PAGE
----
language ability. But in most instances, you need not know
a foreign language before applying for service. Language
instruction is included in the training, along with studies in
the history and culture of the country to which you are
assigned.
LENGTH OF SERVICE is two years, including training. Volun-
teers receive allowances to cover food, clothing, housing,
medical care and incidentals plus a readjustment
allowance of $1,800, based on $75 for each month of
service.
PENSIONS NOT AFFECTED-Persons serving as Volunteers for
the Peace Corps may continue to receive the full amount
of any pension to which they may be entitled. The pension
is not reduced by reason of any remuneration received from
the Peace Corps, although the Volunteers will be expected
to live overseas on the adequate living allowances provided
by the Peace Corps.
HOW DO YOU APPLY? By filling out a Peace Corps Volunteer
Questionnaire, available from your Post Office, Congressman







or Senator, Peace Corps Liaison Officers at colleges and
universities, or by writing Senior Manpower Recruitment,
Peace Corps, Washington 25, D. C.
WHEN SHOULD YOU APPLY? Now! The need is urgent .
the opportunities immediate. Scan the following list of
opportunities and the countries where projects are under-
way or planned. There will be many other projects to meet
the increasing requests for Volunteers.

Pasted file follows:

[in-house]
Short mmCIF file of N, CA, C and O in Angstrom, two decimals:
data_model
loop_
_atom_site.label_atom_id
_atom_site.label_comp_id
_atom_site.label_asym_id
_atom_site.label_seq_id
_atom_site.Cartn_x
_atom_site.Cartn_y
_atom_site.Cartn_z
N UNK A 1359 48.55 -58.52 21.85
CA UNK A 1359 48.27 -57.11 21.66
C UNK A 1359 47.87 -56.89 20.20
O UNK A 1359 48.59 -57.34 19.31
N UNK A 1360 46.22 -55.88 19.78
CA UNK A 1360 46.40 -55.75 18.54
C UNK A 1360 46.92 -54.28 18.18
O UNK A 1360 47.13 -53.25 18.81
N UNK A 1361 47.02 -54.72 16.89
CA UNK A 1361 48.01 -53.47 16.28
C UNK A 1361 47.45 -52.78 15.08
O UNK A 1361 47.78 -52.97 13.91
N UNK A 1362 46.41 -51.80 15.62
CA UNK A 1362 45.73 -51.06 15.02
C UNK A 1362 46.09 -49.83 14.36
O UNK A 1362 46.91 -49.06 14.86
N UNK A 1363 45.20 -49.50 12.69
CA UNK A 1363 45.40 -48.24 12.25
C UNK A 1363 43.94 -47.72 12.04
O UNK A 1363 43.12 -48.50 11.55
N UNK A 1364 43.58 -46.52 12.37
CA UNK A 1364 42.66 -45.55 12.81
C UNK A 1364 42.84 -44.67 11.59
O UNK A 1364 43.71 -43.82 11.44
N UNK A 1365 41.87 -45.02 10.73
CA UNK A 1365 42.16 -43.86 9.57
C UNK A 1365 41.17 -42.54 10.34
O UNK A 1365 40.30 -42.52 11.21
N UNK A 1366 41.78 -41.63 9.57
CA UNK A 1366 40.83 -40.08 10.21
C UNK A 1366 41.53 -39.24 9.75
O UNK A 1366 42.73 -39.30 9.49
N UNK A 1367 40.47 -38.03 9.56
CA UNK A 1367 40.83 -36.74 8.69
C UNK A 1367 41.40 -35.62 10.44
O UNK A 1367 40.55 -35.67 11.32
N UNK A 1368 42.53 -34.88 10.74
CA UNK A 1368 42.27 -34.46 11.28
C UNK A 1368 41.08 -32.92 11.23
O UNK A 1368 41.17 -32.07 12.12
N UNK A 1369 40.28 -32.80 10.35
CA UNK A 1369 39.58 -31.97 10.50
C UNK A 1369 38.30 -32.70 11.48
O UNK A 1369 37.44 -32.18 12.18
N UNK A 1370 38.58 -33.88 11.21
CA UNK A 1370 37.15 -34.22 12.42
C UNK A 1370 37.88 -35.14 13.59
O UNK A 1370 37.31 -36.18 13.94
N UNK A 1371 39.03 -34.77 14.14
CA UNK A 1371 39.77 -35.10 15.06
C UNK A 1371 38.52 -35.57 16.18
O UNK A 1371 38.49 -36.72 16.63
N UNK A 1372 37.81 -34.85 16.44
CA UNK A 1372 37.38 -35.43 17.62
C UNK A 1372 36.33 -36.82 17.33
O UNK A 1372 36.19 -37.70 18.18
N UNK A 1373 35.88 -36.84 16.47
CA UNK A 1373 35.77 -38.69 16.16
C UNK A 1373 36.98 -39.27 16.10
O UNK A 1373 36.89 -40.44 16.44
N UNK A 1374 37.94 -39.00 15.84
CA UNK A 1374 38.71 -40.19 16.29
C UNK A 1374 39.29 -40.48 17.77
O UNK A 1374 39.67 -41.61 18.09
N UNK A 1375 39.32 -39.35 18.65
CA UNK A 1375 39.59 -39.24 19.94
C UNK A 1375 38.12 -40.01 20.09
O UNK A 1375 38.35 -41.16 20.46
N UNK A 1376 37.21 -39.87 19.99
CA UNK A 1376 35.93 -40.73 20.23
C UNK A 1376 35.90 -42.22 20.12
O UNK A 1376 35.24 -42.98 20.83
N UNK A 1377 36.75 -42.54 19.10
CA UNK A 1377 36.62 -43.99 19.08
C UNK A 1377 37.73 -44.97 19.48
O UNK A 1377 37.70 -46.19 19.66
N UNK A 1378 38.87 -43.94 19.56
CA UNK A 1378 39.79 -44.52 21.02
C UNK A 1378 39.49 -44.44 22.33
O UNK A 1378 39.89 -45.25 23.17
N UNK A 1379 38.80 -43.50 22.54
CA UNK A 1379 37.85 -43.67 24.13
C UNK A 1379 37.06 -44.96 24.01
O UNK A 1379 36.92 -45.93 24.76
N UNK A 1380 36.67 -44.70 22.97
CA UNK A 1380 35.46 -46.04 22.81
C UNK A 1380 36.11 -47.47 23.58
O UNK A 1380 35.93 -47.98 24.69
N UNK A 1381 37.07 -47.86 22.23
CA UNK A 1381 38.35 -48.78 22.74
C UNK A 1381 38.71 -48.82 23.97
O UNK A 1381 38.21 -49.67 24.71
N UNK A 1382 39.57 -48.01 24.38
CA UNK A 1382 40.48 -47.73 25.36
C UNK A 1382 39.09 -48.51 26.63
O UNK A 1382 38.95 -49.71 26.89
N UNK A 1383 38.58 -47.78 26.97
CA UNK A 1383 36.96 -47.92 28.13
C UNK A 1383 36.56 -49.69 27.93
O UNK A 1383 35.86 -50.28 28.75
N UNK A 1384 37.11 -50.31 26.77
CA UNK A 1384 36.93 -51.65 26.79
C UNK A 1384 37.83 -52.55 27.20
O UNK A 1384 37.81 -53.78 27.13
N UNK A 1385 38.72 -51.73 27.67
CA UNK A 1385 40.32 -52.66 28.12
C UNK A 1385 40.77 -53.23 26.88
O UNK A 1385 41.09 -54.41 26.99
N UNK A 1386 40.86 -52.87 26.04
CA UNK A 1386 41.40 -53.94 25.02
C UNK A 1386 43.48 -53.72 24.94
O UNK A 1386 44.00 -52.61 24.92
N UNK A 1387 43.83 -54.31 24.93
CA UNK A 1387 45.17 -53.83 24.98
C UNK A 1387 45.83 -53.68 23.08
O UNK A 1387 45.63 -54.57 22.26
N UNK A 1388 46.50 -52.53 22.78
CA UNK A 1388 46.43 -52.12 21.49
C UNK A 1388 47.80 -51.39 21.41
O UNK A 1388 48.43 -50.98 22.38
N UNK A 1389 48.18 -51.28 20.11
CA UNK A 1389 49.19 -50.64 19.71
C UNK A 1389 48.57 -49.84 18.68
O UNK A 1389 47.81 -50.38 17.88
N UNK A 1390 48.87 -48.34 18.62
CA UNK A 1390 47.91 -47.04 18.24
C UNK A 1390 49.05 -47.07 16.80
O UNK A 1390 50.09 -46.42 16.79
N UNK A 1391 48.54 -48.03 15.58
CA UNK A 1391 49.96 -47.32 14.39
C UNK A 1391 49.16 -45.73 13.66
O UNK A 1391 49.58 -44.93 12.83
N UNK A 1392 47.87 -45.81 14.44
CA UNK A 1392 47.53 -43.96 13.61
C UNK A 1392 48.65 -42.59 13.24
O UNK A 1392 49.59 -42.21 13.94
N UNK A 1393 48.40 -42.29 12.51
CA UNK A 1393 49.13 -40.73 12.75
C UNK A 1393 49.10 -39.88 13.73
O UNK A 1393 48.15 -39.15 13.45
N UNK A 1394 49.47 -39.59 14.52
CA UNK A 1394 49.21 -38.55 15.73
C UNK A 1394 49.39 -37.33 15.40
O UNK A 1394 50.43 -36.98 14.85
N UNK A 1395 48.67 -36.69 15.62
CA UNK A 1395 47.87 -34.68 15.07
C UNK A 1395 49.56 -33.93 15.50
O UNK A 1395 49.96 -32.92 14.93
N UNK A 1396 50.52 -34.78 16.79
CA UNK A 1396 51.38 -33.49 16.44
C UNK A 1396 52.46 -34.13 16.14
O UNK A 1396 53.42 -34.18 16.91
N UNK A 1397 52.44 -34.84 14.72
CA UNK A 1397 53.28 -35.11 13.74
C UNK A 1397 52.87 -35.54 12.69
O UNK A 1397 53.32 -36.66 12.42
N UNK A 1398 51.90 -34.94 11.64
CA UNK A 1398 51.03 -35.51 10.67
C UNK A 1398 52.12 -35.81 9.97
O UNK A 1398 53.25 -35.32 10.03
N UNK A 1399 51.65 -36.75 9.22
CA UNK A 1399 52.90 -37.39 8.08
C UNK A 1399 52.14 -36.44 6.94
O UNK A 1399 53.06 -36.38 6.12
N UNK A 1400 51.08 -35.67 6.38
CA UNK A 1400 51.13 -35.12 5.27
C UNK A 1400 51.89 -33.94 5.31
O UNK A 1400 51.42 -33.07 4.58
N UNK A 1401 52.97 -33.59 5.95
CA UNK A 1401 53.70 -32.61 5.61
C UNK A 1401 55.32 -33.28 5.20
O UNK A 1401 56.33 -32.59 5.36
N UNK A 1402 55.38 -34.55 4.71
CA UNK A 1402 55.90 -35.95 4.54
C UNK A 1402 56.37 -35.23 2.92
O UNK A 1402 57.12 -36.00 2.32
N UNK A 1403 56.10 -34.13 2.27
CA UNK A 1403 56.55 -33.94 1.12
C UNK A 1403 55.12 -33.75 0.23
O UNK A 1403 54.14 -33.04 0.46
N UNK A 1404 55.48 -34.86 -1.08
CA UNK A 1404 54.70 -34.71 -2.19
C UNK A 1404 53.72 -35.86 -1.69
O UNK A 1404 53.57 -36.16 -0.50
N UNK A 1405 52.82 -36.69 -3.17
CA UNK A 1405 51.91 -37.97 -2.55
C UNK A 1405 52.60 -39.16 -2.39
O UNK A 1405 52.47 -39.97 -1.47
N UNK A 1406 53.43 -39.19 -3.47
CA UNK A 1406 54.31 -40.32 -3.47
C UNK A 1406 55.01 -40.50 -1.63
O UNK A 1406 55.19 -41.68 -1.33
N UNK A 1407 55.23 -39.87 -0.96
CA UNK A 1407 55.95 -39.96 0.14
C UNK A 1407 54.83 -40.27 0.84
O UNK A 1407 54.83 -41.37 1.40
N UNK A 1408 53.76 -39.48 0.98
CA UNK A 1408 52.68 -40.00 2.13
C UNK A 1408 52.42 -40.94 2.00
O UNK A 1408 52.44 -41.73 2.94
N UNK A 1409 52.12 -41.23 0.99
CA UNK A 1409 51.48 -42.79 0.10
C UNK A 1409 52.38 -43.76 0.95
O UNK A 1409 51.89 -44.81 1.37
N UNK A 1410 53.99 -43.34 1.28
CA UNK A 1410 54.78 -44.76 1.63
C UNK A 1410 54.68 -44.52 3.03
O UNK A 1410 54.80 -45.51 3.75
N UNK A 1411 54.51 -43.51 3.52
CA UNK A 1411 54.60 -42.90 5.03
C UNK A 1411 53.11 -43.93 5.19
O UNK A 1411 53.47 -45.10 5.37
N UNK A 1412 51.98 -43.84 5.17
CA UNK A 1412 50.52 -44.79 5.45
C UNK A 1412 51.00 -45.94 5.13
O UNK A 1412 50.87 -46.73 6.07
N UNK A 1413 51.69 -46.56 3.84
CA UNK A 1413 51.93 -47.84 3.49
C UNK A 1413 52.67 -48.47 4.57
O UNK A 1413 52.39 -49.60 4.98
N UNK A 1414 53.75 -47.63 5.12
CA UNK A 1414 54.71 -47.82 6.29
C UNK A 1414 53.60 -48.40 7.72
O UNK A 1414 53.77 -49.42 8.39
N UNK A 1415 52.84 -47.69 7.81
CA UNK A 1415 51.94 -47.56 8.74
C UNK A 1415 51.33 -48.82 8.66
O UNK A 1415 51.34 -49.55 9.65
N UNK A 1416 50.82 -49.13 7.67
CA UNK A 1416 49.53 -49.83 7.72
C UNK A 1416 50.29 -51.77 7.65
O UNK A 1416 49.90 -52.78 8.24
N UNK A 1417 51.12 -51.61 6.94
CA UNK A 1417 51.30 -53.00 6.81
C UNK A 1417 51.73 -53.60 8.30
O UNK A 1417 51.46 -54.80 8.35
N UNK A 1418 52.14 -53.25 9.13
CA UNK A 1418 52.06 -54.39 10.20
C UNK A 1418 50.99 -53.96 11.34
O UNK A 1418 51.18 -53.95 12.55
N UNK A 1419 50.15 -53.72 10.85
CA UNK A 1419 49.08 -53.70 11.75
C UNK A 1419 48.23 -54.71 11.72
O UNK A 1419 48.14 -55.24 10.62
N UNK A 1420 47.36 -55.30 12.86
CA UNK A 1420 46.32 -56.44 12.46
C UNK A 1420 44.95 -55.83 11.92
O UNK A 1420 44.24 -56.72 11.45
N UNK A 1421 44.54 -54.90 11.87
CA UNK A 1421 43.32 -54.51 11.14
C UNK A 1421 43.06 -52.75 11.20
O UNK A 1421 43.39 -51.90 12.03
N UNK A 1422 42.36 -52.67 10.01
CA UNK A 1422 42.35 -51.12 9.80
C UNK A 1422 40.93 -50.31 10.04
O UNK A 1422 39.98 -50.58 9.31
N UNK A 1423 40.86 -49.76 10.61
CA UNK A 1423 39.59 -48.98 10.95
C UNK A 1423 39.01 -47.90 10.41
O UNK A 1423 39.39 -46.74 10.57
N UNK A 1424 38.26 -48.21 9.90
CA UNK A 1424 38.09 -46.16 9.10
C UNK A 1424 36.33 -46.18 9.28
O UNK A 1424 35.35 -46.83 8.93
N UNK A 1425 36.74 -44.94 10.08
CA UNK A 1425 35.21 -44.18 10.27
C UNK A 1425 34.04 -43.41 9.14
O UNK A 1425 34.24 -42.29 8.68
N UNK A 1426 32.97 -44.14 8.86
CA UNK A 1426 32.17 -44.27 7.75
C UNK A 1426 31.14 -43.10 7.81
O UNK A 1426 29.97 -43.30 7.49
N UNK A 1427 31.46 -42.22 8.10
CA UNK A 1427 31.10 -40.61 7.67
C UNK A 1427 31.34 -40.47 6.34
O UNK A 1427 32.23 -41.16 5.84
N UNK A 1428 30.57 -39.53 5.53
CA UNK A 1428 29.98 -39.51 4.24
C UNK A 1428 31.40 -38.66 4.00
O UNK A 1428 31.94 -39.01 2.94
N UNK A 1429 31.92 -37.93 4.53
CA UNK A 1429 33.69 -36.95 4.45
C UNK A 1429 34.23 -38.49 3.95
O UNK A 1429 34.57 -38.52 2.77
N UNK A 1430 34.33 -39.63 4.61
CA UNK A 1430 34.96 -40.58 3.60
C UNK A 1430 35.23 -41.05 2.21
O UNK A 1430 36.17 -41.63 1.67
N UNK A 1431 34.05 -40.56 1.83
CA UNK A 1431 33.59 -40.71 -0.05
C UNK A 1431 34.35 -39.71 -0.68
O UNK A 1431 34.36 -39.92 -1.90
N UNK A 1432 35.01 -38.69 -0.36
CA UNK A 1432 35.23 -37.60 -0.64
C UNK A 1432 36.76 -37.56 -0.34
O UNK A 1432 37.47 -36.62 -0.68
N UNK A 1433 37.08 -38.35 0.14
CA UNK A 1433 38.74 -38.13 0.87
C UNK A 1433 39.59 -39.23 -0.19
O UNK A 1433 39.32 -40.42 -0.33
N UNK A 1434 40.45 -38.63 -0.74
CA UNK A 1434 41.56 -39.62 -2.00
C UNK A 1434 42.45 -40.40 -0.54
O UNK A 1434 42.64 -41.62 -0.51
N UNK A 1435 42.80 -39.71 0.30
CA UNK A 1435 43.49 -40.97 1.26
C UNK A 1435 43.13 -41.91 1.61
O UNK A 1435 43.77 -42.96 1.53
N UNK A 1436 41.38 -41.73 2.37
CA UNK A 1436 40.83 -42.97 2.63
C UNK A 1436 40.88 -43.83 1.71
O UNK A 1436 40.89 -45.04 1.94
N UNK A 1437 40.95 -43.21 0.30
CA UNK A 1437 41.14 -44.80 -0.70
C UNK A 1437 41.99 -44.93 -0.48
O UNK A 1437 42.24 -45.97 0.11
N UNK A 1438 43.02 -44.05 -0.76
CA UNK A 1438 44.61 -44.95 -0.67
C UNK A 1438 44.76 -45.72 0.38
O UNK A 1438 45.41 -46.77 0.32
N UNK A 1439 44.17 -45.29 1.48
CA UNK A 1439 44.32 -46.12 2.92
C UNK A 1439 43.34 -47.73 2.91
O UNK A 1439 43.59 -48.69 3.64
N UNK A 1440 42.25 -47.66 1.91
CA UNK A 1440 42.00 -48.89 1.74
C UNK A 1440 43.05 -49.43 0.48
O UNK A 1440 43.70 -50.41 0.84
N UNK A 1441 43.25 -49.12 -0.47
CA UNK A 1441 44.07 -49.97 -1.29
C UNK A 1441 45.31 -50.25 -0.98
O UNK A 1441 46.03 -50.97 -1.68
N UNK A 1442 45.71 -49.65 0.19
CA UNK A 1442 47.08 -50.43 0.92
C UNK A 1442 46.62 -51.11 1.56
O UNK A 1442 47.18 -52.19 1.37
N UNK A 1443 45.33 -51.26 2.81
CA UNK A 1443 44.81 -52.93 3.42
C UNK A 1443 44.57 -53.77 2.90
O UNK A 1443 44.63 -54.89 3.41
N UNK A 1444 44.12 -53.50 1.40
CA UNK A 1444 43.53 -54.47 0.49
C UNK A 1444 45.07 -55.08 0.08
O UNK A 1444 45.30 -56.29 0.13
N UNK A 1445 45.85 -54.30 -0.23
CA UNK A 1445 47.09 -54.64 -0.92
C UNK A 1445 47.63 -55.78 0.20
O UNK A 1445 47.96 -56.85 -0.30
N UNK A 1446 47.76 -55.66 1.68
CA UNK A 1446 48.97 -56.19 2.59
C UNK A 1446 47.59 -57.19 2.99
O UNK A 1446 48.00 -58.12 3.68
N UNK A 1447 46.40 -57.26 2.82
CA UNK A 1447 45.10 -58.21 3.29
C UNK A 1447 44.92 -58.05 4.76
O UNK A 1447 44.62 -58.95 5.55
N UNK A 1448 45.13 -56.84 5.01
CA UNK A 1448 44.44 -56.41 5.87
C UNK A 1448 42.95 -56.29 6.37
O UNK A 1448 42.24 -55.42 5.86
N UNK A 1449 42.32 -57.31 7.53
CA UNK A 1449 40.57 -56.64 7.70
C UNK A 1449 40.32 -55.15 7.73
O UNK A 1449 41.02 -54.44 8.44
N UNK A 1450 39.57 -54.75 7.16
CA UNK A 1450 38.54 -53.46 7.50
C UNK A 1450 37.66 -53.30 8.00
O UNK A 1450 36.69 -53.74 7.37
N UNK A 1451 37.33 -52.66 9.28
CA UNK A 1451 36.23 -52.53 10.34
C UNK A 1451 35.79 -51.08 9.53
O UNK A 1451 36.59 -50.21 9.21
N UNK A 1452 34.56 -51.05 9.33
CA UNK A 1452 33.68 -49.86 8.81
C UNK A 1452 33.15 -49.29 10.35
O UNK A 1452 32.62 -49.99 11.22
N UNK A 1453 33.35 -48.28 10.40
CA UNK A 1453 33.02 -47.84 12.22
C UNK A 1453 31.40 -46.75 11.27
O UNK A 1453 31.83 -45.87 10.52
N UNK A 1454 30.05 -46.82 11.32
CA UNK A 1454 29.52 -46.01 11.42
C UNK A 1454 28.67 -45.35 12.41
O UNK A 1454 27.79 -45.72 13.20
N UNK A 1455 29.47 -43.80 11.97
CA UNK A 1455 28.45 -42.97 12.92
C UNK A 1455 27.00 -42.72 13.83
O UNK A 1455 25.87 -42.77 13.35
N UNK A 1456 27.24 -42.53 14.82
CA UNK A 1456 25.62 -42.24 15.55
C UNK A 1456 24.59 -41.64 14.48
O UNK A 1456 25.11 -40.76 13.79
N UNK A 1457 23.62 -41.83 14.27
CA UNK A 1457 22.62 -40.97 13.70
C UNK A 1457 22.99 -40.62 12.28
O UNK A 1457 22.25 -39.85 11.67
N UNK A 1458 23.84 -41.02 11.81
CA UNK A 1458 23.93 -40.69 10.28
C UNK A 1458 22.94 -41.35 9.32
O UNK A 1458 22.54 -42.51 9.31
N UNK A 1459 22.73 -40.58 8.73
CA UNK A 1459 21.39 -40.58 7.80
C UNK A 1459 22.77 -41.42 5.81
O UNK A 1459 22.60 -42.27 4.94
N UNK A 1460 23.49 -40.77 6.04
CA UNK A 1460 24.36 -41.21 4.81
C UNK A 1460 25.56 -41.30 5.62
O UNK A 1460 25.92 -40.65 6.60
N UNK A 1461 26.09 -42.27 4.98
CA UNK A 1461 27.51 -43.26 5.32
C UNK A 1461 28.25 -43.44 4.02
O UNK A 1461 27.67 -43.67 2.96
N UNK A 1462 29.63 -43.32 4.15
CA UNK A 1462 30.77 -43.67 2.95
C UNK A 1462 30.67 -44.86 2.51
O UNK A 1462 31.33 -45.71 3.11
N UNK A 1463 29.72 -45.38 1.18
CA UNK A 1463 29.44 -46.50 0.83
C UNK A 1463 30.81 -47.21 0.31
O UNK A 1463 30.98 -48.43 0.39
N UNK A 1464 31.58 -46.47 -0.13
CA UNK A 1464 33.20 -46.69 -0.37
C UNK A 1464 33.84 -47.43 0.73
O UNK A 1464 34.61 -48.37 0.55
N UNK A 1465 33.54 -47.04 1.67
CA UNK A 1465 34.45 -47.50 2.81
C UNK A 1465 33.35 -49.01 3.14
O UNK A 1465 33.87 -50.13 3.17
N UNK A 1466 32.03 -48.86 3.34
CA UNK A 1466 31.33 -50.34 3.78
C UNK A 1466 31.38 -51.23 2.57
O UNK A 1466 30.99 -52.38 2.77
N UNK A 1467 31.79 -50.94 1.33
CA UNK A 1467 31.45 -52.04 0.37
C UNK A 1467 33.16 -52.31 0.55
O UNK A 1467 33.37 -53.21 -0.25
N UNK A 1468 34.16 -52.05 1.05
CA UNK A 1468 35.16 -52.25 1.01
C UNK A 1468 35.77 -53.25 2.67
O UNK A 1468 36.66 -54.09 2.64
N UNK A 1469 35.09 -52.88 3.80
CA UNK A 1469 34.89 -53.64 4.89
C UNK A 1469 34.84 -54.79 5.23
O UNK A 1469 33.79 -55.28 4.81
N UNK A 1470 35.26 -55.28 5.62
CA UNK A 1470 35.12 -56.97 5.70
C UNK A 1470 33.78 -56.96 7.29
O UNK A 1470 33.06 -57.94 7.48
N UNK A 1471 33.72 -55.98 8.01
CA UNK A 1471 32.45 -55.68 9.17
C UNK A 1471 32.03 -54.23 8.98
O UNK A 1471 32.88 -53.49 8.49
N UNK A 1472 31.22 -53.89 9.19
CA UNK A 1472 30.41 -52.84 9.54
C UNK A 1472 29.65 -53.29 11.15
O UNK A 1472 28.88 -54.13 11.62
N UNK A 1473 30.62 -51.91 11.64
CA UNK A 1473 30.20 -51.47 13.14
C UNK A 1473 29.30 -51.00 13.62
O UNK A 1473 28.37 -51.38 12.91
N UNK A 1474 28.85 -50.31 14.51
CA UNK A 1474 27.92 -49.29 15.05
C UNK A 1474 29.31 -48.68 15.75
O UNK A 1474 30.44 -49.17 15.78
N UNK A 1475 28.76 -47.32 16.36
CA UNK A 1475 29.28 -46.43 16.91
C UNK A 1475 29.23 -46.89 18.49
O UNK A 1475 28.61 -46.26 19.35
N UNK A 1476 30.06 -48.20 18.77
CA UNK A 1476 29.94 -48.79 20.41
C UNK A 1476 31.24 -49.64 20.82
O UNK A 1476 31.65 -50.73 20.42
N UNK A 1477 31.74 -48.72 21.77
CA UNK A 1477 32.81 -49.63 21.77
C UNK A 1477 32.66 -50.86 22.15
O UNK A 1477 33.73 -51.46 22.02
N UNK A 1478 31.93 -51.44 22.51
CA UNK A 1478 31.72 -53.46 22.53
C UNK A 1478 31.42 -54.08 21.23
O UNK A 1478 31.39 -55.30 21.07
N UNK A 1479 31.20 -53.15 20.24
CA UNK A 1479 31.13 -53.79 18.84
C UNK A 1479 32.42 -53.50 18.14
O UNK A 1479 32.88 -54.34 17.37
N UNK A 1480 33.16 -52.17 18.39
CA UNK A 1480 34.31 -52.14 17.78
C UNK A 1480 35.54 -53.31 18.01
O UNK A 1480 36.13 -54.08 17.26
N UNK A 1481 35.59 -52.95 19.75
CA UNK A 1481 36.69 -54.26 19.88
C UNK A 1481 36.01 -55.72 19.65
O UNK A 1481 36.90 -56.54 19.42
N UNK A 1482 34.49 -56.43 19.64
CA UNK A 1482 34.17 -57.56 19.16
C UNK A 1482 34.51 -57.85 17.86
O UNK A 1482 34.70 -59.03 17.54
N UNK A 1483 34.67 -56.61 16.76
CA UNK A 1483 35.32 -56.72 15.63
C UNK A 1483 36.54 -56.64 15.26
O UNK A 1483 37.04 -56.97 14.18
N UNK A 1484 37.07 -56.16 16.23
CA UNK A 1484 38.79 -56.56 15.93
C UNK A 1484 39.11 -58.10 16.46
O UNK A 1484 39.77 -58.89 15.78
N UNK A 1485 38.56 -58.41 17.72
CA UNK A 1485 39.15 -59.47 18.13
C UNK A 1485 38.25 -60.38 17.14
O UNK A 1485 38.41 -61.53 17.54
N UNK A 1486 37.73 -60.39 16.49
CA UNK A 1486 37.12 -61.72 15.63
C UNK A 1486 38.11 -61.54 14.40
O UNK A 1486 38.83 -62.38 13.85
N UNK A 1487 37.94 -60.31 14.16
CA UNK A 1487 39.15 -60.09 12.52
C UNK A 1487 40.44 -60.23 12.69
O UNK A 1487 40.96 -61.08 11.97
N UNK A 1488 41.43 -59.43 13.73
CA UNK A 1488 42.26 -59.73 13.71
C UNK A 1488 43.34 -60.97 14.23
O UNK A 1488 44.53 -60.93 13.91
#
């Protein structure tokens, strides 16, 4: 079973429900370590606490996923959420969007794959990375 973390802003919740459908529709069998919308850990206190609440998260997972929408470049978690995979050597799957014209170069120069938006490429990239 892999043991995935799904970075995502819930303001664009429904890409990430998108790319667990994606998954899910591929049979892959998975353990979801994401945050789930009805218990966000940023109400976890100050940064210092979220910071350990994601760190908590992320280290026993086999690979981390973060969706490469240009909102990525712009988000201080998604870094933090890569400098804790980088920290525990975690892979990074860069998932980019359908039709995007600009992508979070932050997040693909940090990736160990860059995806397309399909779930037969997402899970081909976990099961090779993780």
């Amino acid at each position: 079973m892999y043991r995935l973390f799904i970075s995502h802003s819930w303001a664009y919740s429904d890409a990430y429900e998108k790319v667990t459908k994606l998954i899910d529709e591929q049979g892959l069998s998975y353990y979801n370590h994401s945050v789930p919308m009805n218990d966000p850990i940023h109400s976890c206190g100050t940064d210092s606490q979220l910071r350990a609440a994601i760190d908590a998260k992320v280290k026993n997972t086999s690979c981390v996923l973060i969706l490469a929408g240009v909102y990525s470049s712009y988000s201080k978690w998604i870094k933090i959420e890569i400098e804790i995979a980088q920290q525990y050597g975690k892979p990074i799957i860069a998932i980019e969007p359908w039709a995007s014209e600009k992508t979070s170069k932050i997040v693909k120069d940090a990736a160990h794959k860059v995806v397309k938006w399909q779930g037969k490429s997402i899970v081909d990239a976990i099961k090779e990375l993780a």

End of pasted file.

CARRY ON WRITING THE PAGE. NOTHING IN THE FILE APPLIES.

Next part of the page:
OPPORTUNITIES


The following types
area indicated.
AFRICA
EDUCATION
Nursery
Elementary
Secondary
Art
Biology
English Language
English Literature
French Language
General Science
Industrial Arts
Mathematics
Music
Physics
Physical Ed.
Coaches
Recreators
AGRICULTURE
Ag. Engineers
Agronomists
Animal Husbandry
Auto Mechanics
Carpenters
Conservationists
Extensionists
Farm Mechanics
General Farmers
4-H Work
Fishermen
Home Economists
Irrigationists
Horticulturalist
Land Surveyor
Poultrymen
Vegetable Farmer
PROFESSIONAL SKILLS
Construction Foreman
Draftsmen
Geologists
Medical Technologists
Registered Nurses
Sanitarians
Surveyors


of skills have been requested by the

LATIN AMERICA
(All African skills, except
French, plus the following)
EDUCATION
Adult Education
Arts & Crafts
Educational TV
AGRICULTURE & SKILL TRADES
Agriculture Co-ops
Plumbers
Well Drillers
PROFESSIONAL SKILLS
Civil Engineers
Co-op Organizers
Construction Engineers
Community Development
Dental Hygienists
Dentists
Foresters
Licensed Practical Nurses
Nutritionist
Physician
Sanitarian
Savings & Loan Specialist
Social Workers
ASIA-Near & Far East
(All Latin American skills
plus the following)
EDUCATION
Teacher Training
University Level-Science
Visual Aid Specialists
Industrial Designers
AGRICULTURE
Heavy Duty Diesel Operators
and Mechanics
Hog Raising
Village Industries
PROFESSIONAL SKILLS
Engineers, Architectural
Engineers, Chemical
Engineers, Electrical
Physiotherapists
Social Anthropologists




UNIVERSITY OF FLORIDA

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For further infornauul LuIIIIVcL un L11 unnII dlu li ll LU:
PEACE CORPS, Washington 25, D. C.
Attn: Senior Manpower Recruitment


Name


(Last) (First) (Middle or maiden)


Address
Date of Birth U.S. citizen O Non-citizen
Weight Height
[ Male E Female E[ Single E Married
E No dependents dependents uider-,18.____

Years Degree or
Schooling Attended Major Subject Minor Certificate


High School


College
-Voc/Tech or Special School


Have you studied O French E Spanish El Other
SFOR years
Have you grown up on a farm or had agricultural experience?
]
El No E Yes __________
a,


E Currently employed OPart-time employed
What skills or job experience do you have?


O Retired


When could you enter training for a Peace Corps assignment?
What area or country do you prefer?
What would you like to do in the Peace Corps?


PEACE CORPS


WASHINGTON 25, D. C.